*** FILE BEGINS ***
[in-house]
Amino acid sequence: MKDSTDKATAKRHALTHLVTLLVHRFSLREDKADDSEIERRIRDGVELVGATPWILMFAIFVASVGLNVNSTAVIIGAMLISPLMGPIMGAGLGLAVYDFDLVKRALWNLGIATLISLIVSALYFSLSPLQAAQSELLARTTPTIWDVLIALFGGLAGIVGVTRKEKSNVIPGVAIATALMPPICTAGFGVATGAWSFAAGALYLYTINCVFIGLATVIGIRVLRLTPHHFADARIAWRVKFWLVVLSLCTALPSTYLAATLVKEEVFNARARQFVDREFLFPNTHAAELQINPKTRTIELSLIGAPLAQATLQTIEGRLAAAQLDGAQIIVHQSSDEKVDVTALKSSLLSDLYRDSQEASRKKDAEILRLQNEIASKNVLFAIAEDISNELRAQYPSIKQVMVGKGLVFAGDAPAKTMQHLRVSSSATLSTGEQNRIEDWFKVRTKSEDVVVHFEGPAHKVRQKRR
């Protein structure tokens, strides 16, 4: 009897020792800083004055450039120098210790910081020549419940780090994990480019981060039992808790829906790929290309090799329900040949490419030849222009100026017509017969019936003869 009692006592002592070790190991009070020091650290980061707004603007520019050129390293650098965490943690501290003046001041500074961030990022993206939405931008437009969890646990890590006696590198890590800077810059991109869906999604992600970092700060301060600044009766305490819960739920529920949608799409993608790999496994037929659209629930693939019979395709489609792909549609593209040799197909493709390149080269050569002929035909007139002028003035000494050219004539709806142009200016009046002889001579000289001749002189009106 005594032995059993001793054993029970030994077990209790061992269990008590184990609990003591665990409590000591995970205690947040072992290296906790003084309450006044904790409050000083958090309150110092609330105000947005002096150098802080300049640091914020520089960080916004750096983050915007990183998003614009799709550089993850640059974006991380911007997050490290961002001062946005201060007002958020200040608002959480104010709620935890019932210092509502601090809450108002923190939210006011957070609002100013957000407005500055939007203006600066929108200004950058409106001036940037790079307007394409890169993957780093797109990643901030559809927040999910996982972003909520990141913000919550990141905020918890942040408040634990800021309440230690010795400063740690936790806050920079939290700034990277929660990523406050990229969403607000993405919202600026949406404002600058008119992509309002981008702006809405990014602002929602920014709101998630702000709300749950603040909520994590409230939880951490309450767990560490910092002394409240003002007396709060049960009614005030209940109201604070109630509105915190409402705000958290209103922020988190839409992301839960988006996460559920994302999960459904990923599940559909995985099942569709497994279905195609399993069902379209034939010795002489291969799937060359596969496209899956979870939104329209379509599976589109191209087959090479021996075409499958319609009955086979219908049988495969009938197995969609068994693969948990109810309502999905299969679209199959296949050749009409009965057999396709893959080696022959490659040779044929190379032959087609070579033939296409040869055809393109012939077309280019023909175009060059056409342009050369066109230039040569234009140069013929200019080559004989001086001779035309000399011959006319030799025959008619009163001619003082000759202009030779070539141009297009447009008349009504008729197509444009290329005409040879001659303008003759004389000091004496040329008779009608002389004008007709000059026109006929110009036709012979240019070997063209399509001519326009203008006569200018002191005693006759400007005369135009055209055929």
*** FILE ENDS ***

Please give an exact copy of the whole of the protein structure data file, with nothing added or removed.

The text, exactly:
[in-house]
Amino acid sequence: MKDSTDKATAKRHALTHLVTLLVHRFSLREDKADDSEIERRIRDGVELVGATPWILMFAIFVASVGLNVNSTAVIIGAMLISPLMGPIMGAGLGLAVYDFDLVKRALWNLGIATLISLIVSALYFSLSPLQAAQSELLARTTPTIWDVLIALFGGLAGIVGVTRKEKSNVIPGVAIATALMPPICTAGFGVATGAWSFAAGALYLYTINCVFIGLATVIGIRVLRLTPHHFADARIAWRVKFWLVVLSLCTALPSTYLAATLVKEEVFNARARQFVDREFLFPNTHAAELQINPKTRTIELSLIGAPLAQATLQTIEGRLAAAQLDGAQIIVHQSSDEKVDVTALKSSLLSDLYRDSQEASRKKDAEILRLQNEIASKNVLFAIAEDISNELRAQYPSIKQVMVGKGLVFAGDAPAKTMQHLRVSSSATLSTGEQNRIEDWFKVRTKSEDVVVHFEGPAHKVRQKRR
């Protein structure tokens, strides 16, 4: 009897020792800083004055450039120098210790910081020549419940780090994990480019981060039992808790829906790929290309090799329900040949490419030849222009100026017509017969019936003869 009692006592002592070790190991009070020091650290980061707004603007520019050129390293650098965490943690501290003046001041500074961030990022993206939405931008437009969890646990890590006696590198890590800077810059991109869906999604992600970092700060301060600044009766305490819960739920529920949608799409993608790999496994037929659209629930693939019979395709489609792909549609593209040799197909493709390149080269050569002929035909007139002028003035000494050219004539709806142009200016009046002889001579000289001749002189009106 005594032995059993001793054993029970030994077990209790061992269990008590184990609990003591665990409590000591995970205690947040072992290296906790003084309450006044904790409050000083958090309150110092609330105000947005002096150098802080300049640091914020520089960080916004750096983050915007990183998003614009799709550089993850640059974006991380911007997050490290961002001062946005201060007002958020200040608002959480104010709620935890019932210092509502601090809450108002923190939210006011957070609002100013957000407005500055939007203006600066929108200004950058409106001036940037790079307007394409890169993957780093797109990643901030559809927040999910996982972003909520990141913000919550990141905020918890942040408040634990800021309440230690010795400063740690936790806050920079939290700034990277929660990523406050990229969403607000993405919202600026949406404002600058008119992509309002981008702006809405990014602002929602920014709101998630702000709300749950603040909520994590409230939880951490309450767990560490910092002394409240003002007396709060049960009614005030209940109201604070109630509105915190409402705000958290209103922020988190839409992301839960988006996460559920994302999960459904990923599940559909995985099942569709497994279905195609399993069902379209034939010795002489291969799937060359596969496209899956979870939104329209379509599976589109191209087959090479021996075409499958319609009955086979219908049988495969009938197995969609068994693969948990109810309502999905299969679209199959296949050749009409009965057999396709893959080696022959490659040779044929190379032959087609070579033939296409040869055809393109012939077309280019023909175009060059056409342009050369066109230039040569234009140069013929200019080559004989001086001779035309000399011959006319030799025959008619009163001619003082000759202009030779070539141009297009447009008349009504008729197509444009290329005409040879001659303008003759004389000091004496040329008779009608002389004008007709000059026109006929110009036709012979240019070997063209399509001519326009203008006569200018002191005693006759400007005369135009055209055929």